Most 44s have been built on a semi-custom basis allowing original owners input resulting in each interior being slightly different, yet following the same general arrangement. From the cockpit, you enter the aft cabin and navigation area and move forward to a starboard head with shower and a U-shaped galley to port. Further forward is the main saloon with port and starboard settees and a centerline drop-leaf table and in the forward cabin are hanging lockers and drawers on each side with a V-berth in the bow. With less than 12 feet of beam, there’s no room for queen-sized berths and lounge chairs, but this is an incredibly well-crafted and traditional interior.
Over the years, Cherubini 44s have been powered by a variety of manufacturers’ diesel engines ranging from 37 to the present 75 horsepower Yanmar. Early models with less than 50 horsepower were underpowered; although older boats may have been repowered. In fact, all the boats currently on the market and all those reported as sold within the last several years have engines rated at more than 60 horsepower. After the navigation station is removed, engine access is good. If necessary, the engine can quite easily be removed through the companionway hatch.
Most will be surprised by the rather impressive sailing performance of the Cherubini 44. Owners proudly boast of her one-time win over the famous Running Tide in a Ft. Lauderdale-to-Key West SORC race and a more recent first place finish in the 2007 Marion-Bermuda race. Sure these wins were on corrected time, but still impressive. For a boat of such traditional design, her displacement is moderate and her waterline long, resulting in a displacement length ratio of 195 and a sail area displacement ratio of 19.7. These numbers are more in line with those of a modern performance cruiser than a traditional offshore cruising boat designed more than 30 years ago. Her relatively low freeboard can result in a wet ride if pushed hard in rough conditions, but the double headsail, ketch rig allows for numerous possible sail combinations to balance the boat in nearly any condition.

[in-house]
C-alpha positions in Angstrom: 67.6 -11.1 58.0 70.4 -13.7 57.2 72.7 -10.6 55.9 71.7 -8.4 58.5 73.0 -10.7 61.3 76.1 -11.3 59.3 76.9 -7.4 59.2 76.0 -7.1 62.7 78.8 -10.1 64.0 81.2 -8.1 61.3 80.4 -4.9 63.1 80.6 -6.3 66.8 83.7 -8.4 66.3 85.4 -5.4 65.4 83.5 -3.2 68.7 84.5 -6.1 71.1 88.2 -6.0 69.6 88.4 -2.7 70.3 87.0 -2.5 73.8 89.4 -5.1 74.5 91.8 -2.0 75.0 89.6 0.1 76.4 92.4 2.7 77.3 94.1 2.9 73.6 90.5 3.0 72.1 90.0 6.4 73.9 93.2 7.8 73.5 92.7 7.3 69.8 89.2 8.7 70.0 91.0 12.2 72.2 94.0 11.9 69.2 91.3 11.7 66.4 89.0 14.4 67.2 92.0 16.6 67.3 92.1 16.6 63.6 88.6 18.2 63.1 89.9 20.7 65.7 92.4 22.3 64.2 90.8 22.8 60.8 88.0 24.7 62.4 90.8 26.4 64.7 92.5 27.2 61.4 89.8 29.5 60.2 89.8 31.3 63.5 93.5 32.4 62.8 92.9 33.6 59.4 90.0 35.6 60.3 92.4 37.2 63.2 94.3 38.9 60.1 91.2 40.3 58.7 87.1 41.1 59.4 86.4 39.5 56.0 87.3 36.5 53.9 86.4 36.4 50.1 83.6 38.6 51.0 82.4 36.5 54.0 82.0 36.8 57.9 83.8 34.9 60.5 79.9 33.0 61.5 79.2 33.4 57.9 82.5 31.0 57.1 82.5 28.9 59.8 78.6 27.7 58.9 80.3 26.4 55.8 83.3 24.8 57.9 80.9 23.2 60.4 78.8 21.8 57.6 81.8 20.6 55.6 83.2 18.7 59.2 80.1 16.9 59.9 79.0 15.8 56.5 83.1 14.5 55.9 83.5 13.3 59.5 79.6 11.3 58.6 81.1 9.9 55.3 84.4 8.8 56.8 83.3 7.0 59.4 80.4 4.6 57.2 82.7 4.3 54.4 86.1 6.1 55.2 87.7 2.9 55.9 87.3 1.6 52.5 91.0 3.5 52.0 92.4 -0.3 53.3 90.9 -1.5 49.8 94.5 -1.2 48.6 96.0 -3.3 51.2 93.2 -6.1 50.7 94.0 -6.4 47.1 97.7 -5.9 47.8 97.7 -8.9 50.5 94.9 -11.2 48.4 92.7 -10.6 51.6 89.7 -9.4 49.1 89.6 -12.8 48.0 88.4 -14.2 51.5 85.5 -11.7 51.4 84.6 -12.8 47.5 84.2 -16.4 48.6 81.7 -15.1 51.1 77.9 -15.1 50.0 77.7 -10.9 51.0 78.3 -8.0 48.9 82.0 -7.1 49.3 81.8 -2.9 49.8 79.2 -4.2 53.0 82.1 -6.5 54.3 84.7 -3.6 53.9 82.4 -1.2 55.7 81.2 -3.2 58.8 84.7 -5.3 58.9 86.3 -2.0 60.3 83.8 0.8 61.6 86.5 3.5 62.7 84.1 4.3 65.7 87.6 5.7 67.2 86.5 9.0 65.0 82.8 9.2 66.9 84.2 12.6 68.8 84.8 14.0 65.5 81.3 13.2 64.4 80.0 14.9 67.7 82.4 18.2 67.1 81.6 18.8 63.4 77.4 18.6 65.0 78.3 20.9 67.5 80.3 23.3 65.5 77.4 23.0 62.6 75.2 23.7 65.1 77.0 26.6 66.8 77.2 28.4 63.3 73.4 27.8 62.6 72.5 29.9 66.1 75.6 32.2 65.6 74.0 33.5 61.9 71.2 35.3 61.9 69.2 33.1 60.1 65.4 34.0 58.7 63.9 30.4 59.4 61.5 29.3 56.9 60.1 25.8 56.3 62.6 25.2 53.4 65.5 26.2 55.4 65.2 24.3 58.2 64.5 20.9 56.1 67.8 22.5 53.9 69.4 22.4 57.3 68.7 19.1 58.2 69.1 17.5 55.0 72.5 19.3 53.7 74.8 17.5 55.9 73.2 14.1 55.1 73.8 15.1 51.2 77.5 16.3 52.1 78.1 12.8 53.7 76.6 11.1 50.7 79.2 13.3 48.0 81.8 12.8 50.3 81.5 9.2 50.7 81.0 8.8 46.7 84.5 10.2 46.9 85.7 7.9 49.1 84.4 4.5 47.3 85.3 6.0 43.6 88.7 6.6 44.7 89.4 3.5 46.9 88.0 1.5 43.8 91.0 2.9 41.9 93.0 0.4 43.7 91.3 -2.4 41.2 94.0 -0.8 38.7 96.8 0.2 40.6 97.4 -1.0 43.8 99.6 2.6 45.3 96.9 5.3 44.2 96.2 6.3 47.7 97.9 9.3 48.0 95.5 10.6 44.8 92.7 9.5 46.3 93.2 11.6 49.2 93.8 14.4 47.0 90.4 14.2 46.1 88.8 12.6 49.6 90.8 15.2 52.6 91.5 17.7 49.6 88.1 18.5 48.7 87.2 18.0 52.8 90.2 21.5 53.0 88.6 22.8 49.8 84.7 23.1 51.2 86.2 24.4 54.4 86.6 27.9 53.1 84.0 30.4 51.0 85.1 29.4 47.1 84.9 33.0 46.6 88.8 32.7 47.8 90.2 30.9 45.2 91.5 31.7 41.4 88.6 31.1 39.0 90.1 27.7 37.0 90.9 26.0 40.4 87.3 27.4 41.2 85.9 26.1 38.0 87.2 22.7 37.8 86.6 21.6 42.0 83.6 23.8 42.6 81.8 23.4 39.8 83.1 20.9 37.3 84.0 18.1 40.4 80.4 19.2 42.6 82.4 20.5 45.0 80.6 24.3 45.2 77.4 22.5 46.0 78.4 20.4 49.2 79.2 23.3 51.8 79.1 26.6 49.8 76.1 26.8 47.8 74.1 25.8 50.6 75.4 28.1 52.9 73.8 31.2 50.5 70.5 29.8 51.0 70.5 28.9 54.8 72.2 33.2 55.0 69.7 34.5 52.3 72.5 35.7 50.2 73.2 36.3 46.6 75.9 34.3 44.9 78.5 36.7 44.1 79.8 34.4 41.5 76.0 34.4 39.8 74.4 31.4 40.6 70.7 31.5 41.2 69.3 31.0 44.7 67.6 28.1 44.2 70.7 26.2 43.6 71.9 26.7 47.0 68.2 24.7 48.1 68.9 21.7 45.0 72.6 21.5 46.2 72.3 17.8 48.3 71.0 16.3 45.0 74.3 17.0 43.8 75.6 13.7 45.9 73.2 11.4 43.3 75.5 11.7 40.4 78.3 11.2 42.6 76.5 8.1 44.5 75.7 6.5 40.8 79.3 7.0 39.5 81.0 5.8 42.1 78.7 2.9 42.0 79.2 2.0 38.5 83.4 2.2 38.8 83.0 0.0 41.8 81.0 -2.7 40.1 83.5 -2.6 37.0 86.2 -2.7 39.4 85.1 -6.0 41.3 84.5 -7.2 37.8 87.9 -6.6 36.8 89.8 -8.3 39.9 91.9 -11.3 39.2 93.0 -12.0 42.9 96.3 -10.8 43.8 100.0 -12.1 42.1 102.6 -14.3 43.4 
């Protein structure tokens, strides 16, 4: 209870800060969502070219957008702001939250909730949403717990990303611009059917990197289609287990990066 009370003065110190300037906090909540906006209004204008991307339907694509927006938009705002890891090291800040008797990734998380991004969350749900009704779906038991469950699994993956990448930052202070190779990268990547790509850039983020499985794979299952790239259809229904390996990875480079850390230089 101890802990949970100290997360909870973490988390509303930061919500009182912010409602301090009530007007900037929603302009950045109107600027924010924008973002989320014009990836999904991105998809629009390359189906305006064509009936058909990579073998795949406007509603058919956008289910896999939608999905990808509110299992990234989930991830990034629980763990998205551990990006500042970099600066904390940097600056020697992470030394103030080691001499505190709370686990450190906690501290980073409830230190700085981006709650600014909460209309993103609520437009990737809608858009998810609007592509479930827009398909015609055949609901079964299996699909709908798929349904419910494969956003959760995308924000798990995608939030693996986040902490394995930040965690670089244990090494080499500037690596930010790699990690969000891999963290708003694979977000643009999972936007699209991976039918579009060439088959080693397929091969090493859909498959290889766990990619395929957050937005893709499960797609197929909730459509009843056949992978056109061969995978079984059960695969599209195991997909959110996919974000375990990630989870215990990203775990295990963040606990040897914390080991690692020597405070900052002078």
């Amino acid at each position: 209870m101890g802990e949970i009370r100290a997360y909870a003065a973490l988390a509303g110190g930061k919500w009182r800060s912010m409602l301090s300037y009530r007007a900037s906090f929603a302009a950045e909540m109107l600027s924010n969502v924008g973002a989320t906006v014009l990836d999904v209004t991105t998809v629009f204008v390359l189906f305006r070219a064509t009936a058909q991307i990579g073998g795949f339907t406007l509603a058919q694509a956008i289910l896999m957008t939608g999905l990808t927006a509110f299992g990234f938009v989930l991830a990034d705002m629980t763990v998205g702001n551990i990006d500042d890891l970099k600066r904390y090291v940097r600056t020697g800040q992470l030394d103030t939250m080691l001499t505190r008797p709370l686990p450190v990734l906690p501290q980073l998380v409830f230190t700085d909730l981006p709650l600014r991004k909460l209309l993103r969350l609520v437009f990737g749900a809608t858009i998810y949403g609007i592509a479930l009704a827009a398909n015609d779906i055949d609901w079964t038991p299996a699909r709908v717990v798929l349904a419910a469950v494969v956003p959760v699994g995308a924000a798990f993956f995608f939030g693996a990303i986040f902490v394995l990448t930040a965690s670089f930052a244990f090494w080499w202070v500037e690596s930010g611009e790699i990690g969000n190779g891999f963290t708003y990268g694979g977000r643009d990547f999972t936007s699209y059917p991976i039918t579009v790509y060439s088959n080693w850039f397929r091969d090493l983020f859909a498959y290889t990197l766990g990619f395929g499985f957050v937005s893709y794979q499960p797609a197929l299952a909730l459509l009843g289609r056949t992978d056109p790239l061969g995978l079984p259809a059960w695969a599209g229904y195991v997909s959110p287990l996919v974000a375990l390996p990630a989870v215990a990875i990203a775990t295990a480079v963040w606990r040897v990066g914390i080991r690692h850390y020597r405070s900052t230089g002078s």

The price of a new Cherubini 44 is over a million dollars outfitted with sails and decent electronics. If you’re interested, but that’s a bit out of your price range, there are at least three used models presently offered at prices ranging between $240,000 and $350,000.
Even at these prices and considering her uniqueness, this is certainly not the boat for everyone. But, if you appreciate beautiful boats, and you get a chance to see one of these up close, take the opportunity, if for no other reason than you’d go to a museum to see a great work of art. If you’re looking for a time-and sea-tested classic that will take you to and turn heads in any harbor in the world, this could be the boat for you.
About the Author: Jack Hornor, N.A., is the principal surveyor and senior designer for the Annapolis-based Marine Survey & Design Co. msdco.com
Review published in Spinsheet, May 2009, reprinted with permission